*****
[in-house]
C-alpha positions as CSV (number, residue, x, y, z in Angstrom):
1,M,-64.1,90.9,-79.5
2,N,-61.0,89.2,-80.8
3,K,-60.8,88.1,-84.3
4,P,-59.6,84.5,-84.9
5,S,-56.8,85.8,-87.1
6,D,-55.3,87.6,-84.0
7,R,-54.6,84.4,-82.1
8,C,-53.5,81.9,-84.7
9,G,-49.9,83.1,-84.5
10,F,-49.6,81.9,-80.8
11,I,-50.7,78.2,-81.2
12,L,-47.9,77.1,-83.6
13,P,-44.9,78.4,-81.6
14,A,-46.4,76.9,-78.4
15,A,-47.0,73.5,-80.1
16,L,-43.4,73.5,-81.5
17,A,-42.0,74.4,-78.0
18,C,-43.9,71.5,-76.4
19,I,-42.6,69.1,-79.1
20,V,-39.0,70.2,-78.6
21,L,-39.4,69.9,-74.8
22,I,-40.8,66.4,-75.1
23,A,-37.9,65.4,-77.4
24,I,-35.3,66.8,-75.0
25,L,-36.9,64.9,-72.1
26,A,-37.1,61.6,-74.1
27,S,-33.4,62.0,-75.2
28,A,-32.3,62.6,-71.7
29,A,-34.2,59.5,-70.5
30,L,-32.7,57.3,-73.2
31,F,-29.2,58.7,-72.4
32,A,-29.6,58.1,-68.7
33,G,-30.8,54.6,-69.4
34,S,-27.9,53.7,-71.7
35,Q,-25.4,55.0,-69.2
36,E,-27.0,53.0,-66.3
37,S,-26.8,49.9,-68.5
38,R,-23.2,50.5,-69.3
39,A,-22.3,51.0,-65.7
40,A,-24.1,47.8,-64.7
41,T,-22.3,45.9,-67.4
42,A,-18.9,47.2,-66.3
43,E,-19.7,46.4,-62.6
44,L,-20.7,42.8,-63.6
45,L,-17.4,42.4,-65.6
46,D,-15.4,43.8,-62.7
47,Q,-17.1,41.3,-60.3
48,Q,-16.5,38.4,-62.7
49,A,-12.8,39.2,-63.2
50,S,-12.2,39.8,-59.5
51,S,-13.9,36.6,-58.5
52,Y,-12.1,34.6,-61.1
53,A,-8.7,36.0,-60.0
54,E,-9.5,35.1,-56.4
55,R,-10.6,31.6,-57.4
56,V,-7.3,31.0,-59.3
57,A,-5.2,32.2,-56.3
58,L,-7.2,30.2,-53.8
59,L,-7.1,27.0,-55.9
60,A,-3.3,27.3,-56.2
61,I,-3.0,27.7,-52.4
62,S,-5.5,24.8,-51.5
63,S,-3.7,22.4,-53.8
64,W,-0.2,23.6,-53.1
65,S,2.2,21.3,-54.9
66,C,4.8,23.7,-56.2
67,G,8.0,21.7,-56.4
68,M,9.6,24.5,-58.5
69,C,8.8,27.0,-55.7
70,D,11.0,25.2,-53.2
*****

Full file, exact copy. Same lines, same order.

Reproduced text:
[in-house]
C-alpha positions as CSV (number, residue, x, y, z in Angstrom):
1,M,-64.1,90.9,-79.5
2,N,-61.0,89.2,-80.8
3,K,-60.8,88.1,-84.3
4,P,-59.6,84.5,-84.9
5,S,-56.8,85.8,-87.1
6,D,-55.3,87.6,-84.0
7,R,-54.6,84.4,-82.1
8,C,-53.5,81.9,-84.7
9,G,-49.9,83.1,-84.5
10,F,-49.6,81.9,-80.8
11,I,-50.7,78.2,-81.2
12,L,-47.9,77.1,-83.6
13,P,-44.9,78.4,-81.6
14,A,-46.4,76.9,-78.4
15,A,-47.0,73.5,-80.1
16,L,-43.4,73.5,-81.5
17,A,-42.0,74.4,-78.0
18,C,-43.9,71.5,-76.4
19,I,-42.6,69.1,-79.1
20,V,-39.0,70.2,-78.6
21,L,-39.4,69.9,-74.8
22,I,-40.8,66.4,-75.1
23,A,-37.9,65.4,-77.4
24,I,-35.3,66.8,-75.0
25,L,-36.9,64.9,-72.1
26,A,-37.1,61.6,-74.1
27,S,-33.4,62.0,-75.2
28,A,-32.3,62.6,-71.7
29,A,-34.2,59.5,-70.5
30,L,-32.7,57.3,-73.2
31,F,-29.2,58.7,-72.4
32,A,-29.6,58.1,-68.7
33,G,-30.8,54.6,-69.4
34,S,-27.9,53.7,-71.7
35,Q,-25.4,55.0,-69.2
36,E,-27.0,53.0,-66.3
37,S,-26.8,49.9,-68.5
38,R,-23.2,50.5,-69.3
39,A,-22.3,51.0,-65.7
40,A,-24.1,47.8,-64.7
41,T,-22.3,45.9,-67.4
42,A,-18.9,47.2,-66.3
43,E,-19.7,46.4,-62.6
44,L,-20.7,42.8,-63.6
45,L,-17.4,42.4,-65.6
46,D,-15.4,43.8,-62.7
47,Q,-17.1,41.3,-60.3
48,Q,-16.5,38.4,-62.7
49,A,-12.8,39.2,-63.2
50,S,-12.2,39.8,-59.5
51,S,-13.9,36.6,-58.5
52,Y,-12.1,34.6,-61.1
53,A,-8.7,36.0,-60.0
54,E,-9.5,35.1,-56.4
55,R,-10.6,31.6,-57.4
56,V,-7.3,31.0,-59.3
57,A,-5.2,32.2,-56.3
58,L,-7.2,30.2,-53.8
59,L,-7.1,27.0,-55.9
60,A,-3.3,27.3,-56.2
61,I,-3.0,27.7,-52.4
62,S,-5.5,24.8,-51.5
63,S,-3.7,22.4,-53.8
64,W,-0.2,23.6,-53.1
65,S,2.2,21.3,-54.9
66,C,4.8,23.7,-56.2
67,G,8.0,21.7,-56.4
68,M,9.6,24.5,-58.5
69,C,8.8,27.0,-55.7
70,D,11.0,25.2,-53.2